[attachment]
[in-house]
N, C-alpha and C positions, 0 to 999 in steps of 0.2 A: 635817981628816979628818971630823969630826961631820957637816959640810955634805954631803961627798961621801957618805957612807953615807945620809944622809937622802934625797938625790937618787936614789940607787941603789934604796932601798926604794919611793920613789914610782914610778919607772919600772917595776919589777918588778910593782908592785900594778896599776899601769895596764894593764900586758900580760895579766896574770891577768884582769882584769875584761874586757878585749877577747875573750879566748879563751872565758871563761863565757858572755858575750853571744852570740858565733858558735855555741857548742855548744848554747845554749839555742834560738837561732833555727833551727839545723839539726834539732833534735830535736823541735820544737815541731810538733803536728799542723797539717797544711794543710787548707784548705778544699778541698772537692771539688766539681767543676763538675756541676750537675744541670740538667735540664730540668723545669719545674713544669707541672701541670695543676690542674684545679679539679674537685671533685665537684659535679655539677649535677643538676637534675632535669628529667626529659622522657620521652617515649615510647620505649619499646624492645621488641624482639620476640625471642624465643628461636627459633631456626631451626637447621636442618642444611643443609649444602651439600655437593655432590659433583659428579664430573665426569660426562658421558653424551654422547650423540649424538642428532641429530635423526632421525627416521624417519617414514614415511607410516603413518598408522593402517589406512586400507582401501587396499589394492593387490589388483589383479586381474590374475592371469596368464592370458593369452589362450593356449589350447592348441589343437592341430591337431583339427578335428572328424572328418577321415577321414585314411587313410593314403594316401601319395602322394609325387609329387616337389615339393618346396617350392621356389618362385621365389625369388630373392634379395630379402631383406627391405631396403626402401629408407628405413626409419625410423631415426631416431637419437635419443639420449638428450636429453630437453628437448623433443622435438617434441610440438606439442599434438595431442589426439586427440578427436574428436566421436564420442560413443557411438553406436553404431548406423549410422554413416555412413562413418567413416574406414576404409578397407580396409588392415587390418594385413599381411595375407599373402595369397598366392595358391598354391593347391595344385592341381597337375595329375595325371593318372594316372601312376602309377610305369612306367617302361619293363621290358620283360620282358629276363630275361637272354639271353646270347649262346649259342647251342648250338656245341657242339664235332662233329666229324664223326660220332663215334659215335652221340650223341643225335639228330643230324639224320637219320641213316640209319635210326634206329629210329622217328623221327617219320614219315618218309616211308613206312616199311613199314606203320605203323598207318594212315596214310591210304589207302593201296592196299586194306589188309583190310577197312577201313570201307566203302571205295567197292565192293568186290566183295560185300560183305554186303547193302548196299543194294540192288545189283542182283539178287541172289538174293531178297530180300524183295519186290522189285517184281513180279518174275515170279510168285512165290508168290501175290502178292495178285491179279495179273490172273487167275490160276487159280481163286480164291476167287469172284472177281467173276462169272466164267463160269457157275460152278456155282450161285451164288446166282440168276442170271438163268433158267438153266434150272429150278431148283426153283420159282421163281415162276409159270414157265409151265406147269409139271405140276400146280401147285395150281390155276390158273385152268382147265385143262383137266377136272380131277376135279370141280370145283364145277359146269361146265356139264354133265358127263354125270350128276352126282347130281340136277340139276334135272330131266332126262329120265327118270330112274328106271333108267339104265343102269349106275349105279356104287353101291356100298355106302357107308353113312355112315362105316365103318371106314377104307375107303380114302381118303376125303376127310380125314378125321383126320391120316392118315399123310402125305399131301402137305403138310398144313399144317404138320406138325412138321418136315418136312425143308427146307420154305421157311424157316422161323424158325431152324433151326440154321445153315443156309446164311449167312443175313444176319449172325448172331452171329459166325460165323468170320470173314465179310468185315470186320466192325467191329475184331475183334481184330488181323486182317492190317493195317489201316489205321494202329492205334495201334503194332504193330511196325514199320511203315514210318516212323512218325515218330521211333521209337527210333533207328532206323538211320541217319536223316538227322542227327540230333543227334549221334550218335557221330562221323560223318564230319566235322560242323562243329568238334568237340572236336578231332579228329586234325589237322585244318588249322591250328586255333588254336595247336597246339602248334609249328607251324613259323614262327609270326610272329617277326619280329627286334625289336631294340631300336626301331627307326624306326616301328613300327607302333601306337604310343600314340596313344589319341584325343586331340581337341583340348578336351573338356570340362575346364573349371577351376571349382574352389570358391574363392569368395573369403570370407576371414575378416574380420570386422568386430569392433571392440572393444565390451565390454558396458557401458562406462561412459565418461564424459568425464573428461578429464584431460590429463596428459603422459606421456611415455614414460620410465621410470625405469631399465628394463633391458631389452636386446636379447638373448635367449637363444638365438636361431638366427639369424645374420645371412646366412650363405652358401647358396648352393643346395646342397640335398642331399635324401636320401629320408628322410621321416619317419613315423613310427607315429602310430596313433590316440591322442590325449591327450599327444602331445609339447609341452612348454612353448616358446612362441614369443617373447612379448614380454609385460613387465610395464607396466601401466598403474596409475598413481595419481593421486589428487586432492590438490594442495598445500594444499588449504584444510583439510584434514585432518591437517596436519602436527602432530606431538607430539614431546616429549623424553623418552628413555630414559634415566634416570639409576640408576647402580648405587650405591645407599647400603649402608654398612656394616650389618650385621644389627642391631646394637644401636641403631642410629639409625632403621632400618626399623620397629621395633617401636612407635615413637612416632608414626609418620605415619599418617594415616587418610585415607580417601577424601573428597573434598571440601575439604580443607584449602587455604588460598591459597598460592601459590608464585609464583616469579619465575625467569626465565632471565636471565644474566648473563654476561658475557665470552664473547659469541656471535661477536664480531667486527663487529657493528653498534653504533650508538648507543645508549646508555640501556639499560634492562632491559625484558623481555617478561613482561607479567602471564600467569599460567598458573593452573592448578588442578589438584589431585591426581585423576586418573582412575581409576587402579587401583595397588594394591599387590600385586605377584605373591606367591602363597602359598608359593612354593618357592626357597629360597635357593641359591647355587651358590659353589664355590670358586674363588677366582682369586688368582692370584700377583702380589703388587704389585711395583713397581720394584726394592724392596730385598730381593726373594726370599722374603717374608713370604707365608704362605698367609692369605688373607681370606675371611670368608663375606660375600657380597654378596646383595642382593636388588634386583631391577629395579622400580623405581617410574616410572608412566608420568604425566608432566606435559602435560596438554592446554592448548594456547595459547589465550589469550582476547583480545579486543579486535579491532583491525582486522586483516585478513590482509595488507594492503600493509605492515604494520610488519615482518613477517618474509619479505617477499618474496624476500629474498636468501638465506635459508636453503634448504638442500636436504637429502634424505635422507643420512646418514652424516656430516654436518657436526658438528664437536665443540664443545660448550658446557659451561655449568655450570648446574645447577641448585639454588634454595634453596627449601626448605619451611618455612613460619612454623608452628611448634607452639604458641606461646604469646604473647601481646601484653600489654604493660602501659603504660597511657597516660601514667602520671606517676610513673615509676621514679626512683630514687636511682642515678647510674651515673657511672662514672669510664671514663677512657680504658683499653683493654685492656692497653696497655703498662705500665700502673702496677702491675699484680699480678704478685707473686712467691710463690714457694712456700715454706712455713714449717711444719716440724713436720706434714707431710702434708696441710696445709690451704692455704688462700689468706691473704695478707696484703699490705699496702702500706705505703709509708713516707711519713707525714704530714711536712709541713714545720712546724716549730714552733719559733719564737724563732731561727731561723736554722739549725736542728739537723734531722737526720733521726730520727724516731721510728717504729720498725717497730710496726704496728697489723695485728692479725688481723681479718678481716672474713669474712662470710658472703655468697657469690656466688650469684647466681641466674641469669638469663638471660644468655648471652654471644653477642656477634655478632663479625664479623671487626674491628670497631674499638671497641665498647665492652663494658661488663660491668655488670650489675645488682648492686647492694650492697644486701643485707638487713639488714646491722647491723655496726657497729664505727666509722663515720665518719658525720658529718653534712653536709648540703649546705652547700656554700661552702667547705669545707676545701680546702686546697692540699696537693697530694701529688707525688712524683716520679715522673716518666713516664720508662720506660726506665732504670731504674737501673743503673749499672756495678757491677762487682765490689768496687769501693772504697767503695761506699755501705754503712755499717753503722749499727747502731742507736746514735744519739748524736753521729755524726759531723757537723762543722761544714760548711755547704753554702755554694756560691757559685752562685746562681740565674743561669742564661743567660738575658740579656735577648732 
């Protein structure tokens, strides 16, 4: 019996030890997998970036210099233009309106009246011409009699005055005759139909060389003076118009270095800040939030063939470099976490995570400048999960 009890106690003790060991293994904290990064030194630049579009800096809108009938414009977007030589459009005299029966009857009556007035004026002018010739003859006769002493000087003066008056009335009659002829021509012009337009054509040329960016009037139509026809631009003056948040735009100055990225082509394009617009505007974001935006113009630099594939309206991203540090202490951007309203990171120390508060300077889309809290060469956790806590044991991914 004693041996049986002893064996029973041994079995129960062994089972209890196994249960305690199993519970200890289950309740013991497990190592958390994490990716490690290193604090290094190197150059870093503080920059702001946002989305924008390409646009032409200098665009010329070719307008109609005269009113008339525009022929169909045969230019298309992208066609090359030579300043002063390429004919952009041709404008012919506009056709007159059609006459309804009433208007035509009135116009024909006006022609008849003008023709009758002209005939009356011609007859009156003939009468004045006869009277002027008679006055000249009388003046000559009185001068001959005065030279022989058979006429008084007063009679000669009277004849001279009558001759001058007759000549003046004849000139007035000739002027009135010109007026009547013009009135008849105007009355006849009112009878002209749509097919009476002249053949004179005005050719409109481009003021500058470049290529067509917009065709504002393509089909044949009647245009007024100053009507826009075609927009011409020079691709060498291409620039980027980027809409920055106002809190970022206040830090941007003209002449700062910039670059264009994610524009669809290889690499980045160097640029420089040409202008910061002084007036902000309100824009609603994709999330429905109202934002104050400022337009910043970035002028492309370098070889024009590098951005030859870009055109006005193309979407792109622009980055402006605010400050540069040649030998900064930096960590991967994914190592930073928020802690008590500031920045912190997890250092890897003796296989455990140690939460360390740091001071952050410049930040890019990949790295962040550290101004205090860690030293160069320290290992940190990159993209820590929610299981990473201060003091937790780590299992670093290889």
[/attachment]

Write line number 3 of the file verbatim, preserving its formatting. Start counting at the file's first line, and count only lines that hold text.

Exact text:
């Protein structure tokens, strides 16, 4: 019996030890997998970036210099233009309106009246011409009699005055005759139909060389003076118009270095800040939030063939470099976490995570400048999960 009890106690003790060991293994904290990064030194630049579009800096809108009938414009977007030589459009005299029966009857009556007035004026002018010739003859006769002493000087003066008056009335009659002829021509012009337009054509040329960016009037139509026809631009003056948040735009100055990225082509394009617009505007974001935006113009630099594939309206991203540090202490951007309203990171120390508060300077889309809290060469956790806590044991991914 004693041996049986002893064996029973041994079995129960062994089972209890196994249960305690199993519970200890289950309740013991497990190592958390994490990716490690290193604090290094190197150059870093503080920059702001946002989305924008390409646009032409200098665009010329070719307008109609005269009113008339525009022929169909045969230019298309992208066609090359030579300043002063390429004919952009041709404008012919506009056709007159059609006459309804009433208007035509009135116009024909006006022609008849003008023709009758002209005939009356011609007859009156003939009468004045006869009277002027008679006055000249009388003046000559009185001068001959005065030279022989058979006429008084007063009679000669009277004849001279009558001759001058007759000549003046004849000139007035000739002027009135010109007026009547013009009135008849105007009355006849009112009878002209749509097919009476002249053949004179005005050719409109481009003021500058470049290529067509917009065709504002393509089909044949009647245009007024100053009507826009075609927009011409020079691709060498291409620039980027980027809409920055106002809190970022206040830090941007003209002449700062910039670059264009994610524009669809290889690499980045160097640029420089040409202008910061002084007036902000309100824009609603994709999330429905109202934002104050400022337009910043970035002028492309370098070889024009590098951005030859870009055109006005193309979407792109622009980055402006605010400050540069040649030998900064930096960590991967994914190592930073928020802690008590500031920045912190997890250092890897003796296989455990140690939460360390740091001071952050410049930040890019990949790295962040550290101004205090860690030293160069320290290992940190990159993209820590929610299981990473201060003091937790780590299992670093290889």